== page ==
The 1921 Buffalo Nickel value wasn't as high as some other years. Find out why, along with my recommendations and other details related to these coins.
In this article, I'll discuss the mintage, population, and the 1921 Buffalo Nickel value. Additionally, I'll share some recommendations, based on your budget.
As a result of the Pittman Act in 1918, the Treasury needed to replace 270 million silver dollars that were melted. This means that everyone was on overload. What did this mean for Buffalo Nickels? Reduced production. In fact, Denver wouldn't even produce Buffalo Nickels in 1921.
Even beyond that, there would be no Buffalo Nickels produced in 1922 at all, as a result of so many efforts put forth towards replacing the silver dollars.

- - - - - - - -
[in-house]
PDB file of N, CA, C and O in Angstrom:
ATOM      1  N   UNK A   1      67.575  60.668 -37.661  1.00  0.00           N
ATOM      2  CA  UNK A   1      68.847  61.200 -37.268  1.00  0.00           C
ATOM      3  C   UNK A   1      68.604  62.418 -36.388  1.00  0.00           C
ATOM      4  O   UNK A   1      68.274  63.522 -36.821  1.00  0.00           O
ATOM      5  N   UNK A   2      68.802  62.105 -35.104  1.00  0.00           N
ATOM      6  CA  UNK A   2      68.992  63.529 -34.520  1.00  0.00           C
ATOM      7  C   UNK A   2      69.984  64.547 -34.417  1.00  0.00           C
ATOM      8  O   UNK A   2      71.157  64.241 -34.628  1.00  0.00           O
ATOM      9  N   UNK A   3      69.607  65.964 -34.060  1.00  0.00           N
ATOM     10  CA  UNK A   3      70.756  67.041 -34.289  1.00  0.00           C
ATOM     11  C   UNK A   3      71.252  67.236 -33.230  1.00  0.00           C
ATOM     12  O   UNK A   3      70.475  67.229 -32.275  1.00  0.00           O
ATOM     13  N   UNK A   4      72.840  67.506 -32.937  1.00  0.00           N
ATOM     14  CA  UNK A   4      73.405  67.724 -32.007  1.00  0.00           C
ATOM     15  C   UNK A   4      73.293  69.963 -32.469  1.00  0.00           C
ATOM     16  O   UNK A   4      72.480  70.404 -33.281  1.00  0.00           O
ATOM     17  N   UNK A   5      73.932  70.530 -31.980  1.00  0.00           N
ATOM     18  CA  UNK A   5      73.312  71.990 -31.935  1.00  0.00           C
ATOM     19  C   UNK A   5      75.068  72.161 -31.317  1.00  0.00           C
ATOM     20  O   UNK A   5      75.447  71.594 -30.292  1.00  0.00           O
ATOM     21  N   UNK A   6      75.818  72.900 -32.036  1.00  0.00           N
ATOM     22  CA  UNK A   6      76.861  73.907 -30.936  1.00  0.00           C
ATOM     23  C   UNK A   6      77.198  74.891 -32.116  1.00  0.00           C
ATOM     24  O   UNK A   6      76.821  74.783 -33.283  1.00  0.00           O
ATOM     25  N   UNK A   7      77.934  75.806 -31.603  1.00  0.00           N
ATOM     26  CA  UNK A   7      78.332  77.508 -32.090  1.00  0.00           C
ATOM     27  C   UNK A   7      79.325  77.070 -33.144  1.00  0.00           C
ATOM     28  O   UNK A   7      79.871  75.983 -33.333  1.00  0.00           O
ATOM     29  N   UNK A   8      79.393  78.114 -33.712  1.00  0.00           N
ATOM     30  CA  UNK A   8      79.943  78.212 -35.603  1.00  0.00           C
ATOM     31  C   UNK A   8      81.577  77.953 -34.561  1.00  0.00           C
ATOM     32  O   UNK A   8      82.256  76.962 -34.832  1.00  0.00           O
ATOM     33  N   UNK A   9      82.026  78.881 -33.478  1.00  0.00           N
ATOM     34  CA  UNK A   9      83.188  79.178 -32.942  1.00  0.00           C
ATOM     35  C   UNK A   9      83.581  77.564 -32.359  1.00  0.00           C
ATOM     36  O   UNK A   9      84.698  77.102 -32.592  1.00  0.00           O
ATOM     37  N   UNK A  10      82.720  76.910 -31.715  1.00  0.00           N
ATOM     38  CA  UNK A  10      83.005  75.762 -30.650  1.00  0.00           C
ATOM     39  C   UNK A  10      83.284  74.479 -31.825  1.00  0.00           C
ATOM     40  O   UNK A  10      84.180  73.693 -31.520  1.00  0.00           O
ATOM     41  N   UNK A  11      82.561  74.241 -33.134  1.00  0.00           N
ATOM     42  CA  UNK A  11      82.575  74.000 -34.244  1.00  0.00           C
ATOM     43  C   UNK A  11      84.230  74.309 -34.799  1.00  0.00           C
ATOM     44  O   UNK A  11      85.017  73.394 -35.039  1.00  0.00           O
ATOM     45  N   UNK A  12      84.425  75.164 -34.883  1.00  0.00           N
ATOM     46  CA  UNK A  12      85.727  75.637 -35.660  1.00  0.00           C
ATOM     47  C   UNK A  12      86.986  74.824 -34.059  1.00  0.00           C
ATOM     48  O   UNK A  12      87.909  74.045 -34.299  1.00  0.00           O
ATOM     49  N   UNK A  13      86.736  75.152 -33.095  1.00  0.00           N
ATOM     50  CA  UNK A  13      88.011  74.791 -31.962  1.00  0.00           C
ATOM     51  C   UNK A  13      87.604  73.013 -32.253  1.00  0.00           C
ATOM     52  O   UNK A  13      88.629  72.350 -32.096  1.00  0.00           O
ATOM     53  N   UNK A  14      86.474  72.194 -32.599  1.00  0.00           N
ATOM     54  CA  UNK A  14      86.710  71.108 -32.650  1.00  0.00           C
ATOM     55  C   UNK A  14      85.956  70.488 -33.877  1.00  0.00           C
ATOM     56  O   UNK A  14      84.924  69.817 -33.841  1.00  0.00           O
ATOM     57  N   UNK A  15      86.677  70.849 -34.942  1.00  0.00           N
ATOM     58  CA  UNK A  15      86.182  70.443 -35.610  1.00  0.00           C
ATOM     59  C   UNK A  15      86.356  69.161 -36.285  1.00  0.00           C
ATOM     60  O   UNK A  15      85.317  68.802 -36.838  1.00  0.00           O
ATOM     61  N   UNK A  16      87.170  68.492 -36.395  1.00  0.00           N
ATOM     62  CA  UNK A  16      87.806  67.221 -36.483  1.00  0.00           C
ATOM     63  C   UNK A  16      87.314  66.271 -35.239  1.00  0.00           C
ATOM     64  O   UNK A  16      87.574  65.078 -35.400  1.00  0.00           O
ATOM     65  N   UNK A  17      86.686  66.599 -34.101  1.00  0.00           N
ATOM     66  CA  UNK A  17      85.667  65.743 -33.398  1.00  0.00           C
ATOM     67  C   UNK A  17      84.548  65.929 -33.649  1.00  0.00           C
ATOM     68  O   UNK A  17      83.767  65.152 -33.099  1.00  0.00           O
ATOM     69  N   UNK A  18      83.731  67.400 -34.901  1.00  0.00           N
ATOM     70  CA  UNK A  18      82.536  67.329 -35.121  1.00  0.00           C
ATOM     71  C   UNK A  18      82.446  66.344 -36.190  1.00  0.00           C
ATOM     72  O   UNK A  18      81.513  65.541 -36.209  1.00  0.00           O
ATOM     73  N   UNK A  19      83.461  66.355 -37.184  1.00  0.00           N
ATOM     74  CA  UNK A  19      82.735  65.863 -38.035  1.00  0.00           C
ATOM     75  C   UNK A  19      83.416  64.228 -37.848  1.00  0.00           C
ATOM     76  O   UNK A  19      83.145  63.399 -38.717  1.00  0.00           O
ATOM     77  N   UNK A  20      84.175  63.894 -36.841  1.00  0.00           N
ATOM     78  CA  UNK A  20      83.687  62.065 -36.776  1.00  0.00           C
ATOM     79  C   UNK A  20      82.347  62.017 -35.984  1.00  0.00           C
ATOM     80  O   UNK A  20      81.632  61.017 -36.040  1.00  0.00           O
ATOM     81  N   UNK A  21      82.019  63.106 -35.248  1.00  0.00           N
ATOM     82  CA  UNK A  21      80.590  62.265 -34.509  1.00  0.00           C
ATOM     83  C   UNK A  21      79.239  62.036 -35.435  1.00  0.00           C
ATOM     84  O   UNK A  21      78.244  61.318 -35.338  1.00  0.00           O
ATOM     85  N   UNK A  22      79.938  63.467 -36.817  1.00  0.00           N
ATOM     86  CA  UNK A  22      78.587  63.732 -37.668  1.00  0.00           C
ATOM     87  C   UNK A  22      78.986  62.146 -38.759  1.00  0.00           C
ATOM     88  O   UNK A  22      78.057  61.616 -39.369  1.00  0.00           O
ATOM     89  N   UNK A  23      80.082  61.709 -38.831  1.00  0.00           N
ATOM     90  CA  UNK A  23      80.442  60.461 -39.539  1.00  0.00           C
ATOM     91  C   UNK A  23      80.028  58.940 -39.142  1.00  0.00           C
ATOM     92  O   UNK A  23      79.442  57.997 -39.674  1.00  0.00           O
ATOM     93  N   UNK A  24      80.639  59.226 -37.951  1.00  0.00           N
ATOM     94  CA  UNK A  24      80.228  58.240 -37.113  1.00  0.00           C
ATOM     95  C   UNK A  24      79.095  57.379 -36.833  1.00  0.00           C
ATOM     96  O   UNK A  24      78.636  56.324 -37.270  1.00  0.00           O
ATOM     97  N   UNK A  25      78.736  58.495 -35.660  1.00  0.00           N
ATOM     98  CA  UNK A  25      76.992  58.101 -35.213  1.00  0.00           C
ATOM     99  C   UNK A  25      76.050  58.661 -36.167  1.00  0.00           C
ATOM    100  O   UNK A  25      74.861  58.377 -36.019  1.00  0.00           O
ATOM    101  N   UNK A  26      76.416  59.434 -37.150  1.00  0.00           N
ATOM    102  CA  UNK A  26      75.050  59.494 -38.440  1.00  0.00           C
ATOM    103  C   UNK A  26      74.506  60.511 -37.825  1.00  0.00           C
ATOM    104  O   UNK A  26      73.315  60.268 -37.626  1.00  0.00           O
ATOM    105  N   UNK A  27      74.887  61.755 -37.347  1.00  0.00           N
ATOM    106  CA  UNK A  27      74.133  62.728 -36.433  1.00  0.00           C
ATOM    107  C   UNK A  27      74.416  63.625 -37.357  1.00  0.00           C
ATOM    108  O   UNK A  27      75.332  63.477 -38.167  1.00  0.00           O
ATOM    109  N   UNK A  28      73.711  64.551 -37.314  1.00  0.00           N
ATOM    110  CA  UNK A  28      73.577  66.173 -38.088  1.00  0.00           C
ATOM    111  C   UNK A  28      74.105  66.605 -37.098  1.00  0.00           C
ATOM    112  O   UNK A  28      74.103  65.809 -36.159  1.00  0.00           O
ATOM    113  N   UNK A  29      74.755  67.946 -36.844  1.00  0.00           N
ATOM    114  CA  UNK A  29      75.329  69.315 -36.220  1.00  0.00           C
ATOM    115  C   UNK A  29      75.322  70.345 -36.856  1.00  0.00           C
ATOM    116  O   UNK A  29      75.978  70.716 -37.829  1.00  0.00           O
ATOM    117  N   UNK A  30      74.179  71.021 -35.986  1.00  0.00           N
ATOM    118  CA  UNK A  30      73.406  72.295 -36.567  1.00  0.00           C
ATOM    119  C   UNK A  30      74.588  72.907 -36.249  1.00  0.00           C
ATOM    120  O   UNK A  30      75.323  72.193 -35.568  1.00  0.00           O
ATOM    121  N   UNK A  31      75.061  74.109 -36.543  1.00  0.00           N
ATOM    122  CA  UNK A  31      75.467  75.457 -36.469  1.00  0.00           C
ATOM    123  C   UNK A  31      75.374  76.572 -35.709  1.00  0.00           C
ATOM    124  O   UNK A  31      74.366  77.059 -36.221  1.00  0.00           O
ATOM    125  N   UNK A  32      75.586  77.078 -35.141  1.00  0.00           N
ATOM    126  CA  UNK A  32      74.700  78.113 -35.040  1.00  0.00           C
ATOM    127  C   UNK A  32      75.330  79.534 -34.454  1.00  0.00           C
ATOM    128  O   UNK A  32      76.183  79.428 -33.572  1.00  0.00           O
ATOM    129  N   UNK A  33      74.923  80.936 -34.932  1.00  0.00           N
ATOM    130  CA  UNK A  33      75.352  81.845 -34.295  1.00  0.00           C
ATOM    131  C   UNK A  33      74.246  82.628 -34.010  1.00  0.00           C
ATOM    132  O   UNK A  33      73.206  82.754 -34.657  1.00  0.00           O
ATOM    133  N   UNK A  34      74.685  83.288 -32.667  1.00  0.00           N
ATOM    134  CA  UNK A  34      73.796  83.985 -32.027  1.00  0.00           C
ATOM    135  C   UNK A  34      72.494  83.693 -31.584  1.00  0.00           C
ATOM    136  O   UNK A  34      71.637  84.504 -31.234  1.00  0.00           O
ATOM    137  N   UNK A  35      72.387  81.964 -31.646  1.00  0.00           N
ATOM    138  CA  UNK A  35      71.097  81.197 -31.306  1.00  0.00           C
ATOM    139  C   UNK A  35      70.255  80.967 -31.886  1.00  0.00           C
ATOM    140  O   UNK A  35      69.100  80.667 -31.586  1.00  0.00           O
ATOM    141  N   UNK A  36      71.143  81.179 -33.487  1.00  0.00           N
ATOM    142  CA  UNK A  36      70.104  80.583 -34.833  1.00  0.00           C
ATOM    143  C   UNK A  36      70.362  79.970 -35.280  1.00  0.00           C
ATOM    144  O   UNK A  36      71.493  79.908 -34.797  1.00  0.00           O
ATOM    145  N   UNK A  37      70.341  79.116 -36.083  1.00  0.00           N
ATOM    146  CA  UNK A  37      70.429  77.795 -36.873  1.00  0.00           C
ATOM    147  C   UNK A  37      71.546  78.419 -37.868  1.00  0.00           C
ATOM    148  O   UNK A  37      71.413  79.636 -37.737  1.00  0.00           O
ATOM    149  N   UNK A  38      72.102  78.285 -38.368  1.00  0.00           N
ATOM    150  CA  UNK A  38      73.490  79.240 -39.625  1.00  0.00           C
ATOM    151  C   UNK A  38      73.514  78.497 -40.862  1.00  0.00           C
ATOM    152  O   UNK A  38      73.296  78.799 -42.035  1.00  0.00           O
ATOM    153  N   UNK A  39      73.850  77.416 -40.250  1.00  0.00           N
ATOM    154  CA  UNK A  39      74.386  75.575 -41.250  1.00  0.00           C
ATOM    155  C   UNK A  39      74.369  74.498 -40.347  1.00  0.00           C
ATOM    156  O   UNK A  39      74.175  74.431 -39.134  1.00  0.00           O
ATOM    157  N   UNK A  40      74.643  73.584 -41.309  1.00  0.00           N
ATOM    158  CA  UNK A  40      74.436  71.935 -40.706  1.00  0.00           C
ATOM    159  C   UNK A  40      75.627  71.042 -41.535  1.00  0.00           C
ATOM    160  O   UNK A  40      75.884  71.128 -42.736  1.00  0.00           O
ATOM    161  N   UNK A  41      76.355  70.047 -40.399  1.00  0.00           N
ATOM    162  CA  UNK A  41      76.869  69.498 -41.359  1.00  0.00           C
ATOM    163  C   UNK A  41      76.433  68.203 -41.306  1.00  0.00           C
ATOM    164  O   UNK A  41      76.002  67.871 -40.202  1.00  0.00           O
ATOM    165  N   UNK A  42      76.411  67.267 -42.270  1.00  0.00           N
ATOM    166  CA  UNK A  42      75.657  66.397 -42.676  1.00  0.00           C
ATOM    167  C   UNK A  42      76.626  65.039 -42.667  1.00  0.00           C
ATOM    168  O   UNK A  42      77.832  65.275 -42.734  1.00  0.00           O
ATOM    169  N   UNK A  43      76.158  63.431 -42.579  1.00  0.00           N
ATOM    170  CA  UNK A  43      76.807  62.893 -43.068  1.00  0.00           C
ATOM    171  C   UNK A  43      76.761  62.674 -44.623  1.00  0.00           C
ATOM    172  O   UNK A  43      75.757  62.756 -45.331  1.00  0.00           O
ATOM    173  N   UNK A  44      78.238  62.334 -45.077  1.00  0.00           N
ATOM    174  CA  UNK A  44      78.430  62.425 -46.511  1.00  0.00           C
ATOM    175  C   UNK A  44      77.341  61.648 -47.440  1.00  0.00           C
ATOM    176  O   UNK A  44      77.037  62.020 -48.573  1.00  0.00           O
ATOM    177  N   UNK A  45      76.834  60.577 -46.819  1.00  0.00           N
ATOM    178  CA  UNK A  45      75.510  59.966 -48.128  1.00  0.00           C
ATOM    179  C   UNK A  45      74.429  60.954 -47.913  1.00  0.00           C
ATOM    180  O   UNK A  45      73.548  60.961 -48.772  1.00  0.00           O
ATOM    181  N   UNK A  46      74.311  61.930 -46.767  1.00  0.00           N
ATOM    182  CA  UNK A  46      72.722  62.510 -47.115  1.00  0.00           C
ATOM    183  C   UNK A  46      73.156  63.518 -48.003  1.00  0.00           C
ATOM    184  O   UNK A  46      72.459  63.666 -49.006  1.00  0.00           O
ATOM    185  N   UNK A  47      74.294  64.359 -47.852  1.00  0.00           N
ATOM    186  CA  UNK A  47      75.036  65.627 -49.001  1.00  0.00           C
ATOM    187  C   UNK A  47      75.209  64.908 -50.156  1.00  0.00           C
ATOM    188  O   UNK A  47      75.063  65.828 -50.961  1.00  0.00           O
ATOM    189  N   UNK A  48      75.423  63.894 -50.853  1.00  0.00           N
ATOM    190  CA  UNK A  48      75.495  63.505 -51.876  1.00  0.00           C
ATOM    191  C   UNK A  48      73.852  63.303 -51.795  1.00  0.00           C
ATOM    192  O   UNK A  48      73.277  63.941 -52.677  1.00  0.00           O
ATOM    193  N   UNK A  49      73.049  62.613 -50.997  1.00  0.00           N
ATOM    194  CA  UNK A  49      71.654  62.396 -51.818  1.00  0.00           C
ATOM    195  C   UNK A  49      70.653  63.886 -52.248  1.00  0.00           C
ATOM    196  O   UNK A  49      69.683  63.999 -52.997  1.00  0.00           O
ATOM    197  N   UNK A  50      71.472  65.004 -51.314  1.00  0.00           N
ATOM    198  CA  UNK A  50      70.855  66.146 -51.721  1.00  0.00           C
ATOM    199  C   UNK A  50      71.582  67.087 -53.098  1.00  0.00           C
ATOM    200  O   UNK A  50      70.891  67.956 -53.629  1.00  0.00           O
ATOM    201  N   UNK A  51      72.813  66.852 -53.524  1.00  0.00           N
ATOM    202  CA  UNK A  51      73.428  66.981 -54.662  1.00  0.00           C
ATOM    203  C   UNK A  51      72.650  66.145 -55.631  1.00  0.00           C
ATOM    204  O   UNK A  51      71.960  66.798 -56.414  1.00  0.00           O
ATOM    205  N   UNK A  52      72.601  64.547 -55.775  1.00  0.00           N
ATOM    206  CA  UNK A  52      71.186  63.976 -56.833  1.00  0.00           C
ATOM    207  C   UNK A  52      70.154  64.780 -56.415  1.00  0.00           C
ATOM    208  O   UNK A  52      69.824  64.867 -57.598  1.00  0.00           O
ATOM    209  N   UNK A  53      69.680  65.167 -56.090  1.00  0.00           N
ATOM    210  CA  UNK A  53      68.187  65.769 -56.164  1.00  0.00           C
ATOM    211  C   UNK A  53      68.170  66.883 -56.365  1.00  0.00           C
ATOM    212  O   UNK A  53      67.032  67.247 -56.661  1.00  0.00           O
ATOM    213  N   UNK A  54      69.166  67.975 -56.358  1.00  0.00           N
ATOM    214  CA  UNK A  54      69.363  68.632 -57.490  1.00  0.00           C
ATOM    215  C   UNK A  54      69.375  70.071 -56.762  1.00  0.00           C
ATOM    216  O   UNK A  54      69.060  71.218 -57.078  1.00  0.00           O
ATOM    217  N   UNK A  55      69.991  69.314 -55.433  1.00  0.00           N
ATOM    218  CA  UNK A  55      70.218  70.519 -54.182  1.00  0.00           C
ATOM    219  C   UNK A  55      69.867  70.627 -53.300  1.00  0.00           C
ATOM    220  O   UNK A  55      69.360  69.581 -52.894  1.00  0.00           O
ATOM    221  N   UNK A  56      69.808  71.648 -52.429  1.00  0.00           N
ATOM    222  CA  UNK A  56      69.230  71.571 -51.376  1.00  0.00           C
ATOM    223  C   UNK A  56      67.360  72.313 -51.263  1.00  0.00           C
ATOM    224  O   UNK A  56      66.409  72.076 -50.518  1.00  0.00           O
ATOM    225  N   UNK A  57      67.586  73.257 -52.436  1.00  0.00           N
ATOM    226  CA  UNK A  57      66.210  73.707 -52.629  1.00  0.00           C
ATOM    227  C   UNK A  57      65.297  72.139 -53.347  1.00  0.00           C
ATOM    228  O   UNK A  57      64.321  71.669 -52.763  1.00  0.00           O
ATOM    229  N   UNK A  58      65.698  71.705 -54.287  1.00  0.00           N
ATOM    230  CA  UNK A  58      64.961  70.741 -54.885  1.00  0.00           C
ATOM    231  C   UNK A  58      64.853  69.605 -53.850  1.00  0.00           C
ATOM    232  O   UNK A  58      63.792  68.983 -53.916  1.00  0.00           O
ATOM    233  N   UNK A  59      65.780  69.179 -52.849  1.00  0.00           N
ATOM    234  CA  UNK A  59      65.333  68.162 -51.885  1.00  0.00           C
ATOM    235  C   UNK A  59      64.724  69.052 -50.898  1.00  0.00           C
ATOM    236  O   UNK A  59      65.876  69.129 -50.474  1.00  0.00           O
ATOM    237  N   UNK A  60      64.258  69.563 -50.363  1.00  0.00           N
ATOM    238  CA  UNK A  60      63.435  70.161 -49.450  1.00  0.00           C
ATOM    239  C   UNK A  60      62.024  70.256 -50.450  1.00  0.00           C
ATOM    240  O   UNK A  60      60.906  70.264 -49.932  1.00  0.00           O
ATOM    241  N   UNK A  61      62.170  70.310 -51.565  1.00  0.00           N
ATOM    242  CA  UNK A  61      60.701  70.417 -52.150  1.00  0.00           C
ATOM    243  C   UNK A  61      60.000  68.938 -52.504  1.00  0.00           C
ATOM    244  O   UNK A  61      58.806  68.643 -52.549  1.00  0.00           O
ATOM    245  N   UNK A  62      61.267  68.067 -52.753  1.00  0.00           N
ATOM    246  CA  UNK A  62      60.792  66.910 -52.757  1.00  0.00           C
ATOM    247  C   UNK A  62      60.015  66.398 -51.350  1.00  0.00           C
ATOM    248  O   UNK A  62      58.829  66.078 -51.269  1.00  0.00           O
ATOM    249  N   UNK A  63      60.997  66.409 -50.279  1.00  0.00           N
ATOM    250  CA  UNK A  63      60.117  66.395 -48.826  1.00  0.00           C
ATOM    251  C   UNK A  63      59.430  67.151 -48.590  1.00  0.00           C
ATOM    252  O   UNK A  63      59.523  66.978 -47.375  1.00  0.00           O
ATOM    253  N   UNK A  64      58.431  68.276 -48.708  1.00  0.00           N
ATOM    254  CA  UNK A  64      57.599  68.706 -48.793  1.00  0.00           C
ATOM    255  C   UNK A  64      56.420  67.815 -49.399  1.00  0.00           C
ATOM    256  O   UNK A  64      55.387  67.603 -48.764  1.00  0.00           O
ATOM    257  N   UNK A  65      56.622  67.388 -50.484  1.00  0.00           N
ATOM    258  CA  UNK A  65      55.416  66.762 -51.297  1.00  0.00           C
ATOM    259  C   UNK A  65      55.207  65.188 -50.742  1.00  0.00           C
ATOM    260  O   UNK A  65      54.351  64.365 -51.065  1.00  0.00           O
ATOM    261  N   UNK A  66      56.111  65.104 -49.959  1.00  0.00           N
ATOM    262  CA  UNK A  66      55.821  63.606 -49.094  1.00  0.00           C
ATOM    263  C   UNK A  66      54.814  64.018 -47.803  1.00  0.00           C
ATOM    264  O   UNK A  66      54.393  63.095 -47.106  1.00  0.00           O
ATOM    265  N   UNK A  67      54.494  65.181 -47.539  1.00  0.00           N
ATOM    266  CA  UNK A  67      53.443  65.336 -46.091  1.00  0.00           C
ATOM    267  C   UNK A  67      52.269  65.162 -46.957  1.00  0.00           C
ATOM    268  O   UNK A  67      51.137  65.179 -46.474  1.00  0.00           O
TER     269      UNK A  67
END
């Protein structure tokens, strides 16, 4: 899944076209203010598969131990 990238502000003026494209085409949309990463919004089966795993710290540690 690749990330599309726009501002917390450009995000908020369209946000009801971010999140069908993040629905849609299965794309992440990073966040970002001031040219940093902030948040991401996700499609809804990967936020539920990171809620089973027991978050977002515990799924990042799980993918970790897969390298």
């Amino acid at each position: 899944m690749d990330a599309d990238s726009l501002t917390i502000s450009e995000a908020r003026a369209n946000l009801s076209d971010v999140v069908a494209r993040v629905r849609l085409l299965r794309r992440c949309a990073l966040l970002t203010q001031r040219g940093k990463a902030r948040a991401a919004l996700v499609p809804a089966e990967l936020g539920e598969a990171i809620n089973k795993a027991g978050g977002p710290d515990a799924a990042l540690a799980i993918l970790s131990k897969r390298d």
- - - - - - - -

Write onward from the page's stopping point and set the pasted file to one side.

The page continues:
Denver would not produce any nickels in 1921. Here is the mintage information for Philadelphia and San Diego.
The 1921-S Buffalo Nickel shows quite valuable, specifically for lower graded coins. Take a look at the chart below to get an idea of the how much the 1921 Buffalo Nickel is worth.
Let's take a look at some of my recommendations. I have broken this down into three sections, differentiated by budget.
For the low end collector, you may be hard pressed to get a decent coin because of the low mintage during 1921. But here are a couple of thoughts:
For the mid-priced collector, I have a few choices for you:
High end collectors should take advantage of the low mintage, and the fact that Buffalo Nickels wouldn't be produced again until 1923.
Again, I think that the MS64 1921-S is undervalued right now, and might be a nice buy for future growth. I really think you'll see the 1921 Buffalo Nickel value continue upwards as a result of low mintage.